P01 Cold-water immersion of a single limb increases motor cortex excitability for the opposite limb
Delahunty ET and Kavanagh JJ
Menzies Health Institute Queensland, Griffith University, Gold Coast, Queensland, Australia
A body of evidence indicates that strong voluntary contractions can elicit unintended motor activity in the opposite limb. However, it is unknown if acute changes of sensory input for one limb can alter motor activity on the opposite side of the body. The current study examined if immersing a single upper limb in very cold water (4 degrees Celsius) affected motor cortex circuitry for the opposite non-immersed limb. We hypothesised that intense pain evoked by cold stimuli would increase excitability in ipsilateral primary motor cortex.
Eight healthy subjects (22.1 ± 2.7 yr) participated in the experiment. Standard paired-pulse TMS protocols were used to assess motor cortex circuitry associated with the non-immersed limb. Resting motor threshold, short interval intracortical inhibition (SICI), long interval intracortical inhibition (LICI), and intracortical facilitation (ICF) were assessed for the extensor carpi radialis brevis muscle in the non-immersed limb.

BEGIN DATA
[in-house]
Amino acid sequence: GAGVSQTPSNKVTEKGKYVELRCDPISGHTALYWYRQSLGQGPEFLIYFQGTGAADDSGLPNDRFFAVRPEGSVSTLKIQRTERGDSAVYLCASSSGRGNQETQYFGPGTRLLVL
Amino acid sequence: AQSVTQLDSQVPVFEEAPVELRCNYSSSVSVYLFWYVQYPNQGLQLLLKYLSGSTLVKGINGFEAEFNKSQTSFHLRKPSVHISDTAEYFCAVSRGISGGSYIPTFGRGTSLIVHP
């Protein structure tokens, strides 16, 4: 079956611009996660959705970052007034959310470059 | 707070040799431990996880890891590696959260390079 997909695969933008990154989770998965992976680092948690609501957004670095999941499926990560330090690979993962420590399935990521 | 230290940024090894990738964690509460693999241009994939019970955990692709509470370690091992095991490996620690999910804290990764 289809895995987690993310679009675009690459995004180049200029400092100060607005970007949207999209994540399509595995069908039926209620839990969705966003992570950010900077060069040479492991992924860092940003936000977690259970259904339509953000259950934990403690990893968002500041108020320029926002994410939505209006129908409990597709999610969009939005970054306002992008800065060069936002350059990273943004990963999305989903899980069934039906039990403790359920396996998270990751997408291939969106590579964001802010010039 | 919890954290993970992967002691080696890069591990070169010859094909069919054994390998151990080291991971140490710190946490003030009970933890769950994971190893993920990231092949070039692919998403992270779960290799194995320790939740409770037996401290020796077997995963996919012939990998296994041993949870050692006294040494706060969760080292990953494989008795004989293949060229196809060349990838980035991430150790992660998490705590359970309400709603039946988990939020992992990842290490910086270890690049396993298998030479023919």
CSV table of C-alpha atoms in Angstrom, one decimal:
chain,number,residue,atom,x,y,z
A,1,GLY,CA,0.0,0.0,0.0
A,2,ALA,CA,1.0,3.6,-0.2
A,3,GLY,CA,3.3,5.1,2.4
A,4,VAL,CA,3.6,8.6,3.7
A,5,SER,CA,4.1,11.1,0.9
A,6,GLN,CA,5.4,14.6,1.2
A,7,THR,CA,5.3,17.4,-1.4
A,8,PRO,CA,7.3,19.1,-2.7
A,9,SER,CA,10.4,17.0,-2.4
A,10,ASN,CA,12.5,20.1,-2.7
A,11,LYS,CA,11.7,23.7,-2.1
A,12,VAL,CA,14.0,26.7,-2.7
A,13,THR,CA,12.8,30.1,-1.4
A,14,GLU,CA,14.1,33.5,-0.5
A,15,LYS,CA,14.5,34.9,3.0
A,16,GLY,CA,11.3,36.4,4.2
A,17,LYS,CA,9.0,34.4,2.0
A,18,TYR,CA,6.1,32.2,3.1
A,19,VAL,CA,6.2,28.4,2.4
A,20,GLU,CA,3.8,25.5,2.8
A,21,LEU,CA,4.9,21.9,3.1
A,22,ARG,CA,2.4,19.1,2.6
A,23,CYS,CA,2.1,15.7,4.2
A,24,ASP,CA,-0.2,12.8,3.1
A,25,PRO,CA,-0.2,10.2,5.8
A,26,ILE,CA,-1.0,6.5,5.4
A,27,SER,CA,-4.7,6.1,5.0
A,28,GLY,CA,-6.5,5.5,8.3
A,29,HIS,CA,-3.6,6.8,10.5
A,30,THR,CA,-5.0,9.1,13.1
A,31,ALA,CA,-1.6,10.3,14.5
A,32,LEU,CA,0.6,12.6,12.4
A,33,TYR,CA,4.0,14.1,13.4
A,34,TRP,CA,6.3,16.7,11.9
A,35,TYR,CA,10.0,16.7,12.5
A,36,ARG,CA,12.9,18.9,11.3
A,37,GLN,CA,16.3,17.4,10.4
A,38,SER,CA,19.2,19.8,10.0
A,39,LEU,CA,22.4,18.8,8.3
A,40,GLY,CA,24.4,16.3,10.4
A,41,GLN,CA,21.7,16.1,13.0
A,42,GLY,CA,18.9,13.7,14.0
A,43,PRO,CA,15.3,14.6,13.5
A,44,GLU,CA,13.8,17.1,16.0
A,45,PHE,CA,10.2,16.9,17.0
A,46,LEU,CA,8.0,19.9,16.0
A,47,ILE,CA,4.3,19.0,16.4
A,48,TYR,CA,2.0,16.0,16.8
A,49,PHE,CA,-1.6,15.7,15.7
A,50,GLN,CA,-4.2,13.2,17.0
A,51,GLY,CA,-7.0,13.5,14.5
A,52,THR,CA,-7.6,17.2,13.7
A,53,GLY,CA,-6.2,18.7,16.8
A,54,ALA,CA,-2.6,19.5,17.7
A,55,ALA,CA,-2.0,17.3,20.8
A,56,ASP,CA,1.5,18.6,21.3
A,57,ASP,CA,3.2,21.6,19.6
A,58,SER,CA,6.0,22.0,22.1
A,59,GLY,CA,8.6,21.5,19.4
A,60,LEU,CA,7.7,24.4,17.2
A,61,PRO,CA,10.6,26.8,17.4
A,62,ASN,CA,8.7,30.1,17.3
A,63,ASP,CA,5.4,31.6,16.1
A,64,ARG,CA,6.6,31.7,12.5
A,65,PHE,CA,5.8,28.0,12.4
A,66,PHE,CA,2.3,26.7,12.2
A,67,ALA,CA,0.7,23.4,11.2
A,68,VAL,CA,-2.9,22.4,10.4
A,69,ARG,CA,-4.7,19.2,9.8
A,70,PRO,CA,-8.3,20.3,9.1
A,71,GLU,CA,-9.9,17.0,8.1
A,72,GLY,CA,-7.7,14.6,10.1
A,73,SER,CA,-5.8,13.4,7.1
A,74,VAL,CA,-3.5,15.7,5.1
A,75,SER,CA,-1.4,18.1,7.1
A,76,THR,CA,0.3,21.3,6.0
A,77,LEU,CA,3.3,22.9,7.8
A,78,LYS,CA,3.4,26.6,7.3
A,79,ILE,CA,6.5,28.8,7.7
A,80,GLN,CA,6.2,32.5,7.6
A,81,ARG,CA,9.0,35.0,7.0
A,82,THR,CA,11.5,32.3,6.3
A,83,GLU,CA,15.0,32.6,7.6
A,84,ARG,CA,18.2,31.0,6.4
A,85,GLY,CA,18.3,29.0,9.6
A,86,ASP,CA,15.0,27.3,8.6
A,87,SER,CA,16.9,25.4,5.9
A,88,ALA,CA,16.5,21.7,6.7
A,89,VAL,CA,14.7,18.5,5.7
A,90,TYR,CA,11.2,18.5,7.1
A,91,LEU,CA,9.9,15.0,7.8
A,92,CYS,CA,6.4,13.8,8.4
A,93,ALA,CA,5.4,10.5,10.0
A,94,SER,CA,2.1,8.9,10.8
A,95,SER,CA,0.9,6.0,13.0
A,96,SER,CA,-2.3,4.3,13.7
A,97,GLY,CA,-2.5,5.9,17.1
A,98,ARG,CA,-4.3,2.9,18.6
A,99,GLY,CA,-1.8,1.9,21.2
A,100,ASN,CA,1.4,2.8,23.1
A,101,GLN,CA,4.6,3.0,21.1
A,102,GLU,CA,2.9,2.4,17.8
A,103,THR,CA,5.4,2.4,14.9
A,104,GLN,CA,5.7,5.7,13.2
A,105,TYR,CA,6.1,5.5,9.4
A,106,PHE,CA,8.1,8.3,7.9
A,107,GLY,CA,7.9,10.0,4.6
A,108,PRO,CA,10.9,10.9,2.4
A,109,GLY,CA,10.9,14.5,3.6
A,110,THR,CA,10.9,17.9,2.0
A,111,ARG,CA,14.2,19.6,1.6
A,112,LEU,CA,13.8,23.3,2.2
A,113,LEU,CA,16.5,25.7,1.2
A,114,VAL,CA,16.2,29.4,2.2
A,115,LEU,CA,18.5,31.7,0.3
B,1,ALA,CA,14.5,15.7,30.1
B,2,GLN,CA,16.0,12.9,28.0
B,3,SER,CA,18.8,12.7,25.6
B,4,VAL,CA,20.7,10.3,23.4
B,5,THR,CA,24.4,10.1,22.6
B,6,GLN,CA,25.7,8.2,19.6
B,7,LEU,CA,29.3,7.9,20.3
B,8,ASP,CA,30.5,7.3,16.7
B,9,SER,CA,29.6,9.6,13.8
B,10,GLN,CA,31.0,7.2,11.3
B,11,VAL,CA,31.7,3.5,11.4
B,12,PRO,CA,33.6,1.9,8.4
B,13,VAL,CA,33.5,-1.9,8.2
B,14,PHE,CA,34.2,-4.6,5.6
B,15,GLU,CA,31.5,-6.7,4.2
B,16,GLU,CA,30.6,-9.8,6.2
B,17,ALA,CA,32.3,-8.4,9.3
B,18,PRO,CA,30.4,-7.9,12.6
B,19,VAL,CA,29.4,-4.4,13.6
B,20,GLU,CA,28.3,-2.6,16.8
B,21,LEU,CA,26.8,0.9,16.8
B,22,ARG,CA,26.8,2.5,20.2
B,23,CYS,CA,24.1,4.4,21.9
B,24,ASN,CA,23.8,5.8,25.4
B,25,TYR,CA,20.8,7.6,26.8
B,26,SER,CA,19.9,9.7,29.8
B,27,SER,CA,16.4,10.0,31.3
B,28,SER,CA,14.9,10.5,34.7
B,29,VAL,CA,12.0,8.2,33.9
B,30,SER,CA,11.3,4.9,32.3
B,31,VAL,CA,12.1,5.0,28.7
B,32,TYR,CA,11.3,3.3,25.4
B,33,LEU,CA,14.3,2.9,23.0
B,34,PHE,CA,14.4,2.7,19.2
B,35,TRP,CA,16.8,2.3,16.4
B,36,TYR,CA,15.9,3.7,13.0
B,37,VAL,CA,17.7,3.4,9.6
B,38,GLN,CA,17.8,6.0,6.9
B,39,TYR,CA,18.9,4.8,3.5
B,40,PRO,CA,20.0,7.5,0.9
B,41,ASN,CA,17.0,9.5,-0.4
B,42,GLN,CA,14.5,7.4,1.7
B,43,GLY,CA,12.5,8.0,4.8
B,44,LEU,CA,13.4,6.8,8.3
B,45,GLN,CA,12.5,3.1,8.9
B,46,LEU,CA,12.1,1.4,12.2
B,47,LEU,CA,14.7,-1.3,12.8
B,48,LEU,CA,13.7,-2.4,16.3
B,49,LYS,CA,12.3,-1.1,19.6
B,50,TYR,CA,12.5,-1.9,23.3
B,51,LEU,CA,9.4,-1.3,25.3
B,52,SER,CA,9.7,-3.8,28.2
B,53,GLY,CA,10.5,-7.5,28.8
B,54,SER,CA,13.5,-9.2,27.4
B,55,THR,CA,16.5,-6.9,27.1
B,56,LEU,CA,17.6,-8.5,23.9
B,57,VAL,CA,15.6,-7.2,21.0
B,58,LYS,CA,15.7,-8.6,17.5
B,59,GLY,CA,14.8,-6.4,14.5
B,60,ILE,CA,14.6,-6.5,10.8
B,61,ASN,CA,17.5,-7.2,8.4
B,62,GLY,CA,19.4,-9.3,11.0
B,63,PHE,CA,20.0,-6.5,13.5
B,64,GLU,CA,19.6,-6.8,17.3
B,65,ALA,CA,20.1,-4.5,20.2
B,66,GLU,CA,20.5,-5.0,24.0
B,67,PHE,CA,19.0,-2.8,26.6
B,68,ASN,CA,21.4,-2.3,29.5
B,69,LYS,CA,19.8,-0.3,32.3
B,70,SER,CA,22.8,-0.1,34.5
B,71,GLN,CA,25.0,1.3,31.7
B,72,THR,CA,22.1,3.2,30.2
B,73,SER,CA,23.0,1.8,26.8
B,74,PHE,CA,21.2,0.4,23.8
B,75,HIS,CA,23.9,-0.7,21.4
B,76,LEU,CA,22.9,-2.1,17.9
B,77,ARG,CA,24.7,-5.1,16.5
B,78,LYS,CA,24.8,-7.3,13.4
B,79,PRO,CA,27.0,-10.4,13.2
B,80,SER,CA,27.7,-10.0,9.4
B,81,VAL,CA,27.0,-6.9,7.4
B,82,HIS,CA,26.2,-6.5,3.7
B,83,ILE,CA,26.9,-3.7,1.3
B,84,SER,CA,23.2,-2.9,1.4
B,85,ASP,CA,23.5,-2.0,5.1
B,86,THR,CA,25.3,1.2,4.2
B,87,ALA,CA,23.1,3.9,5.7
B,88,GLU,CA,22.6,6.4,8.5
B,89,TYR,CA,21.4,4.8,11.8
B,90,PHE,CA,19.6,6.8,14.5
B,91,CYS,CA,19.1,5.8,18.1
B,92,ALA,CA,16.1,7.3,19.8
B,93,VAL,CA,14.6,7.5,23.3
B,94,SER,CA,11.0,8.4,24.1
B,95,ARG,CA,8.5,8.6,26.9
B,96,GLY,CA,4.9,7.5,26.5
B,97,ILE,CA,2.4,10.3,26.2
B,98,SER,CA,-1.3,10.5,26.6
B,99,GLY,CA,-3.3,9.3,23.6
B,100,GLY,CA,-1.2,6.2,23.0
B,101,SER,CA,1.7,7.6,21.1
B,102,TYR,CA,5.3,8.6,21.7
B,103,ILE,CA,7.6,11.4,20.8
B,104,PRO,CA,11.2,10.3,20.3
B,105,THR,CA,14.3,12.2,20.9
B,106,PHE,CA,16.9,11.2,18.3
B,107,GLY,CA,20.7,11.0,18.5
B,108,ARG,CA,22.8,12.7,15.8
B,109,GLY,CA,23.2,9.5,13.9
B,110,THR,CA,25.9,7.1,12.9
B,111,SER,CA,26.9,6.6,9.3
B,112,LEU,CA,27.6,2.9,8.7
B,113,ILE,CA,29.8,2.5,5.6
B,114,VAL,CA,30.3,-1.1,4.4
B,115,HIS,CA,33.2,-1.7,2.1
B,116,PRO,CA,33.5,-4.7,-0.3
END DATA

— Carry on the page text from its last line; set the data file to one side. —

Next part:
Visual analogue scales confirmed that significant changes in pain and temperature occurred due to the intervention. Although resting motor threshold and LICI was unaltered, SICI was significantly reduced (p = 0.02), ICF was significantly increased (p < 0.01), and background EMG was significantly increased (p = 0.04) for the non-immersed limb during the intervention.
The presence of a localised painful stimulus on one side of the body affected cortical circuits responsible for activating muscles on the opposite side of the body. While separate mechanisms may regulate SICI and ICF, the overall effect of intense pain was an increase in motor cortex excitability of the ipsilateral hemisphere.